Bloomberg: Iran, the world’s fourth-largest oil producer, may use the Russian ruble in trading on its new oil exchange, the country’s ambassador to Moscow said. By Lucian Kim
Feb. 15 (Bloomberg) — Iran, the world’s fourth-largest oil producer, may use the Russian ruble in trading on its new oil exchange, the country’s ambassador to Moscow said.
“Big energy producers like Iran and Russia should try to free the world of dollar slavery,” Ambassador Gholamreza Ansari said on Moscow’s Ekho Moskvy radio station today.
The two nations already cooperate in nuclear energy and may start closer coordination of natural-gas production. Russia holds the world’s largest gas reserves, followed by Iran, and together they produce of almost a fifth of the world’s oil. The two share the goal of finding alternatives to a weakened U.S. dollar.
Iran plans to trade oil in more currencies than in its own rial to offer diversity, the ambassador said. The exchange will open Feb. 17, the country’s official IRNA news service said this week. Iran has planned to open the exchange since 2005.
“I don’t think it would have any impact on the oil market at all,” said Kevin Norrish, an oil markets analyst at Barclays Capital in London. “I think it’s more political than related to oil market prices or dynamics.”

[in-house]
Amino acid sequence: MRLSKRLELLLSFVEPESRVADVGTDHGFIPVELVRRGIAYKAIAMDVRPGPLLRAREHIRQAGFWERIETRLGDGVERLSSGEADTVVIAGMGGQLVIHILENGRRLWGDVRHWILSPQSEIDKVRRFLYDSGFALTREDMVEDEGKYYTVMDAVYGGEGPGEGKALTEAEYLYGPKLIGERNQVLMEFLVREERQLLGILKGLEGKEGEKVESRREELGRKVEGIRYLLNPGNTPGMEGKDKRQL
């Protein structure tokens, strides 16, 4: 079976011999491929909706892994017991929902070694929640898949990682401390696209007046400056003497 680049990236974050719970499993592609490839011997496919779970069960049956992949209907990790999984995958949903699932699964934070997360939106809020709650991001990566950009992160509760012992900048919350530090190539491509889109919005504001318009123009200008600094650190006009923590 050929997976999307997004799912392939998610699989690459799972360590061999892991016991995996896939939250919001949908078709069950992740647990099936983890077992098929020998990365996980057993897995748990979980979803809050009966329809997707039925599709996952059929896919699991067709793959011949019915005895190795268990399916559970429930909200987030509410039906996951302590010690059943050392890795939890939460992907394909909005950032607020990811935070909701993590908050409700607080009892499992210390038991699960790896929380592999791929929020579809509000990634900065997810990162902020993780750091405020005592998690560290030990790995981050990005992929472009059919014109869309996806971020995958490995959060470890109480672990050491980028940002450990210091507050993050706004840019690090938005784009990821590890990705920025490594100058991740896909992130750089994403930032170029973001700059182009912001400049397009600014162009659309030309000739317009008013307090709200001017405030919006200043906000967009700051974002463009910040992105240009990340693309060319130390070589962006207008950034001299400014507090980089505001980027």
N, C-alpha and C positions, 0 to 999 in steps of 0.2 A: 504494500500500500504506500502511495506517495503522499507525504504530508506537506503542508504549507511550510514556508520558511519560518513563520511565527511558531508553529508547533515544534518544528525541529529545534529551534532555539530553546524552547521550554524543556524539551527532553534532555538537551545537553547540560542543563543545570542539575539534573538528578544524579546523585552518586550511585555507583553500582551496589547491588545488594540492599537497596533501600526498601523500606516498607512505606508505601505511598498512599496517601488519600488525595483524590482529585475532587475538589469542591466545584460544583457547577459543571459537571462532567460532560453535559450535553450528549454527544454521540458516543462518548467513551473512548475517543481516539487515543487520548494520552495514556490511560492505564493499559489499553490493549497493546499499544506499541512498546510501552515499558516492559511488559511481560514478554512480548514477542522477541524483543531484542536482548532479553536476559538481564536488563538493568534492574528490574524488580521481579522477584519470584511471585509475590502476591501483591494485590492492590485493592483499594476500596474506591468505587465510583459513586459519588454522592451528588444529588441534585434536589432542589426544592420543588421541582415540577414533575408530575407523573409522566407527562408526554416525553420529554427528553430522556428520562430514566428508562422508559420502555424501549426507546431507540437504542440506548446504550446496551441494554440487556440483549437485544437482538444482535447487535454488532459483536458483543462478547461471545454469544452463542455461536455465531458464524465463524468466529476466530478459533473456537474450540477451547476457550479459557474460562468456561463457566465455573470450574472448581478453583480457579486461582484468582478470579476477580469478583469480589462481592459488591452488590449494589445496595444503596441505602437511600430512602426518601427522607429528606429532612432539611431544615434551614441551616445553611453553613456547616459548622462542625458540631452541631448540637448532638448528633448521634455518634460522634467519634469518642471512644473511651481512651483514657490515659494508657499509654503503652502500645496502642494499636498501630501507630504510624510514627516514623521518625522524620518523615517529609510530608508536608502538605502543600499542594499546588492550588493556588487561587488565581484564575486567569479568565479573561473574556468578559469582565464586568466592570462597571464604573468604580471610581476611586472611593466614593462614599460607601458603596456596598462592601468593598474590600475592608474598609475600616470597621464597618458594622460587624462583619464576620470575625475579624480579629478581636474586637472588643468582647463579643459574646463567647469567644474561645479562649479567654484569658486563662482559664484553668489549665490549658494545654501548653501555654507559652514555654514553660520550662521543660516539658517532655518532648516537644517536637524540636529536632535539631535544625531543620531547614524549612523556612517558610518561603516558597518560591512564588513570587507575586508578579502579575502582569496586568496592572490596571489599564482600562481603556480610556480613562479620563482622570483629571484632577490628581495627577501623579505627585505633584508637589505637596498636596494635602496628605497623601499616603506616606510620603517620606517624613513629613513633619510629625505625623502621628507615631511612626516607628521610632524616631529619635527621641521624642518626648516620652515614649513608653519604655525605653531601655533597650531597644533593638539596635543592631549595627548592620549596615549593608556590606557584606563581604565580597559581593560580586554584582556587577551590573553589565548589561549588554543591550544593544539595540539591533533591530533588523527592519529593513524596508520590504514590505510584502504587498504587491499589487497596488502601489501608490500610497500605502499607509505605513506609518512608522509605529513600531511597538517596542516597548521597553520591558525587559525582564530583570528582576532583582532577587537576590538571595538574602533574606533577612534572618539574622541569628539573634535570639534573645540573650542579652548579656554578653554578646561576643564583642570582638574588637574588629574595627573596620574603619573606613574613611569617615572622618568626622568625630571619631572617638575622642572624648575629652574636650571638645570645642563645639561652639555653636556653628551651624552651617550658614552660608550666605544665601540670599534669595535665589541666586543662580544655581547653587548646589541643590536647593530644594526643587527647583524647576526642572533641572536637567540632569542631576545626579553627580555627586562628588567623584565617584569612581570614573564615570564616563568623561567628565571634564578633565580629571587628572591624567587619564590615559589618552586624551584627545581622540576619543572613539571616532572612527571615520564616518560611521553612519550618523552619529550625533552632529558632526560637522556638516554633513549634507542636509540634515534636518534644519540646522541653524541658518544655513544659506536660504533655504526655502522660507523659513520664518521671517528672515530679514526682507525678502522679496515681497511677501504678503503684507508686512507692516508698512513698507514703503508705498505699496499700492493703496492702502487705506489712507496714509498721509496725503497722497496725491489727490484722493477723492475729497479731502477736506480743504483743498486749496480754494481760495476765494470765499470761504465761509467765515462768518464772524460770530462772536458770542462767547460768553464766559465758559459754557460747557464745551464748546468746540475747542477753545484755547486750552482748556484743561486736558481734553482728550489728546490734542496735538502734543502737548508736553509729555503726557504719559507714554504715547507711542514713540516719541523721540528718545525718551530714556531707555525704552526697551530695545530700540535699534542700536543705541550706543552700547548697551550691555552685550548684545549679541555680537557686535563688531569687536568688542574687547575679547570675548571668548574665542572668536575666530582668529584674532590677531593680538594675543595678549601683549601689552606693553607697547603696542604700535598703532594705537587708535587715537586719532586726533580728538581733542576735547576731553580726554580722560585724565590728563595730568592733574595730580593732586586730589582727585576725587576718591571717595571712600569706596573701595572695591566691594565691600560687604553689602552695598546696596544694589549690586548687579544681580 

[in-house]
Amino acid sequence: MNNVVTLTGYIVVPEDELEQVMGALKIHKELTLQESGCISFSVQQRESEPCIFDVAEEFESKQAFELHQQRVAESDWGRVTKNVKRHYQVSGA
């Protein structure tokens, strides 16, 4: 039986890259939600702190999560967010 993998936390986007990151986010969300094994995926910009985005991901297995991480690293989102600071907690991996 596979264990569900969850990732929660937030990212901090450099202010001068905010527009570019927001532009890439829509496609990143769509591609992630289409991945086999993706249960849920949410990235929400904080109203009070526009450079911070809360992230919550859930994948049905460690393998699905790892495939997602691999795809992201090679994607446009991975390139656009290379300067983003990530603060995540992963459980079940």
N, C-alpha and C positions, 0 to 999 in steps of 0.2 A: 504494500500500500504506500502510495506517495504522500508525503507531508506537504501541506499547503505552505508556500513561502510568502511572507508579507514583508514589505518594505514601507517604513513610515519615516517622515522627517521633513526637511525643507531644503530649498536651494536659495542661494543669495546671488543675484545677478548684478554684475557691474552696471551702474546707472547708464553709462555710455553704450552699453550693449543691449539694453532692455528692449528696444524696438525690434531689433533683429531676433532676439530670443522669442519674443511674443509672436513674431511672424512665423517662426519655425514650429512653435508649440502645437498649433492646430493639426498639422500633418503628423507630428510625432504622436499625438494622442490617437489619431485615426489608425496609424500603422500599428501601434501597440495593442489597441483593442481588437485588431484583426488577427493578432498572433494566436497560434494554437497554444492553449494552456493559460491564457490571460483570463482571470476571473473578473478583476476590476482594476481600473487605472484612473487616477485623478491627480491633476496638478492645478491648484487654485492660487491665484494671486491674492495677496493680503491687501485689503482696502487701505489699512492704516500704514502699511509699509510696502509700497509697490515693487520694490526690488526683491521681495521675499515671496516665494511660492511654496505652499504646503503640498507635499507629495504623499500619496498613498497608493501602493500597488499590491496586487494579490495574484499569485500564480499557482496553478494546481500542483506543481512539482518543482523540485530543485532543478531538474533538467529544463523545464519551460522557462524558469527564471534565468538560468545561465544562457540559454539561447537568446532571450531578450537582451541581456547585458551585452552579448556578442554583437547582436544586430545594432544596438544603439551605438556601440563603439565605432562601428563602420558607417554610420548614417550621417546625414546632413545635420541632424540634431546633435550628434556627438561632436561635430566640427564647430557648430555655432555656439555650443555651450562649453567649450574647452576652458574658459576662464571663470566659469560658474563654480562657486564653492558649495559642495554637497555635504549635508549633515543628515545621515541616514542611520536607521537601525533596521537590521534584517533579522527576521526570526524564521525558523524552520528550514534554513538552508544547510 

The ruble should be used as a “regional reserve currency,” Russian First Deputy Prime Minister Dmitry Medvedev said earlier today in Krasnoyarsk, Siberia. Medvedev, who is also chairman of Russian gas exporter OAO Gazprom, is the front-runner to replace President Vladimir Putin in March 2 elections.
“The role of key reserve currencies is being reconsidered. We must take advantage of this,” Medvedev said in a speech outlining his economic priorities.
Russia and other natural-gas producing countries should also form a group to coordinate production and sales of the fuel “as soon as possible,” Ansari said. Iran a year ago proposed to set up a gas cartel similar to the Organization of Petroleum Exporting Countries.